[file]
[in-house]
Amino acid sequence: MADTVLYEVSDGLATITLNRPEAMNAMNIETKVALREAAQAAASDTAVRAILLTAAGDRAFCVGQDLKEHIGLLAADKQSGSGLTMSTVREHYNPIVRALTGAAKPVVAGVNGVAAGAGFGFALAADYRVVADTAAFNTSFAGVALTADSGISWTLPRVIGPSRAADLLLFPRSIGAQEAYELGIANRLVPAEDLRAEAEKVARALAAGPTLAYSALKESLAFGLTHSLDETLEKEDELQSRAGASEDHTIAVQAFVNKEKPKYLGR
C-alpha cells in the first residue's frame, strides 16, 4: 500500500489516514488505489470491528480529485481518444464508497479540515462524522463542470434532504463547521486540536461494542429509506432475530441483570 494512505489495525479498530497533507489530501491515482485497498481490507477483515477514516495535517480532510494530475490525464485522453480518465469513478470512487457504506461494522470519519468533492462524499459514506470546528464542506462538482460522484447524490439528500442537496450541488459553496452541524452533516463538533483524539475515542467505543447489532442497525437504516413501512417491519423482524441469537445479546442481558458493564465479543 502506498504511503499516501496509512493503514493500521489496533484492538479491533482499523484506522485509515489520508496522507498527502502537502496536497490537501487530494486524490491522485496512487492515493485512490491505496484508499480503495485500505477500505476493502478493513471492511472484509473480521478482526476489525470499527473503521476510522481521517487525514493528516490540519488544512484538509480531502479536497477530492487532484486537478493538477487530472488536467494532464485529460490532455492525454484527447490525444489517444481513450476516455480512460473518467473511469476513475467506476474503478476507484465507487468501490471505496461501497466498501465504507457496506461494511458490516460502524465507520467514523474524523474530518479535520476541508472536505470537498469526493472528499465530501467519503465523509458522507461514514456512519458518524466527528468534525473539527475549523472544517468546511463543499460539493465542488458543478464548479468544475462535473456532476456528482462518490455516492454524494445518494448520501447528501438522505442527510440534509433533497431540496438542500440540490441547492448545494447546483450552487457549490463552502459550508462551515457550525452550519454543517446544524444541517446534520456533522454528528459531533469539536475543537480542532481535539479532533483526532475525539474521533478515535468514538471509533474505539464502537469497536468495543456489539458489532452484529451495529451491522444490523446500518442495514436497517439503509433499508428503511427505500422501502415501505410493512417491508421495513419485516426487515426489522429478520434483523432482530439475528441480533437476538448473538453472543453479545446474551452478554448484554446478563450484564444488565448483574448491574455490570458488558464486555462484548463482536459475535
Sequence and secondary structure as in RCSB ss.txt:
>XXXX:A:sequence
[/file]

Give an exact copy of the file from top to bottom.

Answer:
[in-house]
Amino acid sequence: MADTVLYEVSDGLATITLNRPEAMNAMNIETKVALREAAQAAASDTAVRAILLTAAGDRAFCVGQDLKEHIGLLAADKQSGSGLTMSTVREHYNPIVRALTGAAKPVVAGVNGVAAGAGFGFALAADYRVVADTAAFNTSFAGVALTADSGISWTLPRVIGPSRAADLLLFPRSIGAQEAYELGIANRLVPAEDLRAEAEKVARALAAGPTLAYSALKESLAFGLTHSLDETLEKEDELQSRAGASEDHTIAVQAFVNKEKPKYLGR
C-alpha cells in the first residue's frame, strides 16, 4: 500500500489516514488505489470491528480529485481518444464508497479540515462524522463542470434532504463547521486540536461494542429509506432475530441483570 494512505489495525479498530497533507489530501491515482485497498481490507477483515477514516495535517480532510494530475490525464485522453480518465469513478470512487457504506461494522470519519468533492462524499459514506470546528464542506462538482460522484447524490439528500442537496450541488459553496452541524452533516463538533483524539475515542467505543447489532442497525437504516413501512417491519423482524441469537445479546442481558458493564465479543 502506498504511503499516501496509512493503514493500521489496533484492538479491533482499523484506522485509515489520508496522507498527502502537502496536497490537501487530494486524490491522485496512487492515493485512490491505496484508499480503495485500505477500505476493502478493513471492511472484509473480521478482526476489525470499527473503521476510522481521517487525514493528516490540519488544512484538509480531502479536497477530492487532484486537478493538477487530472488536467494532464485529460490532455492525454484527447490525444489517444481513450476516455480512460473518467473511469476513475467506476474503478476507484465507487468501490471505496461501497466498501465504507457496506461494511458490516460502524465507520467514523474524523474530518479535520476541508472536505470537498469526493472528499465530501467519503465523509458522507461514514456512519458518524466527528468534525473539527475549523472544517468546511463543499460539493465542488458543478464548479468544475462535473456532476456528482462518490455516492454524494445518494448520501447528501438522505442527510440534509433533497431540496438542500440540490441547492448545494447546483450552487457549490463552502459550508462551515457550525452550519454543517446544524444541517446534520456533522454528528459531533469539536475543537480542532481535539479532533483526532475525539474521533478515535468514538471509533474505539464502537469497536468495543456489539458489532452484529451495529451491522444490523446500518442495514436497517439503509433499508428503511427505500422501502415501505410493512417491508421495513419485516426487515426489522429478520434483523432482530439475528441480533437476538448473538453472543453479545446474551452478554448484554446478563450484564444488565448483574448491574455490570458488558464486555462484548463482536459475535
Sequence and secondary structure as in RCSB ss.txt:
>XXXX:A:sequence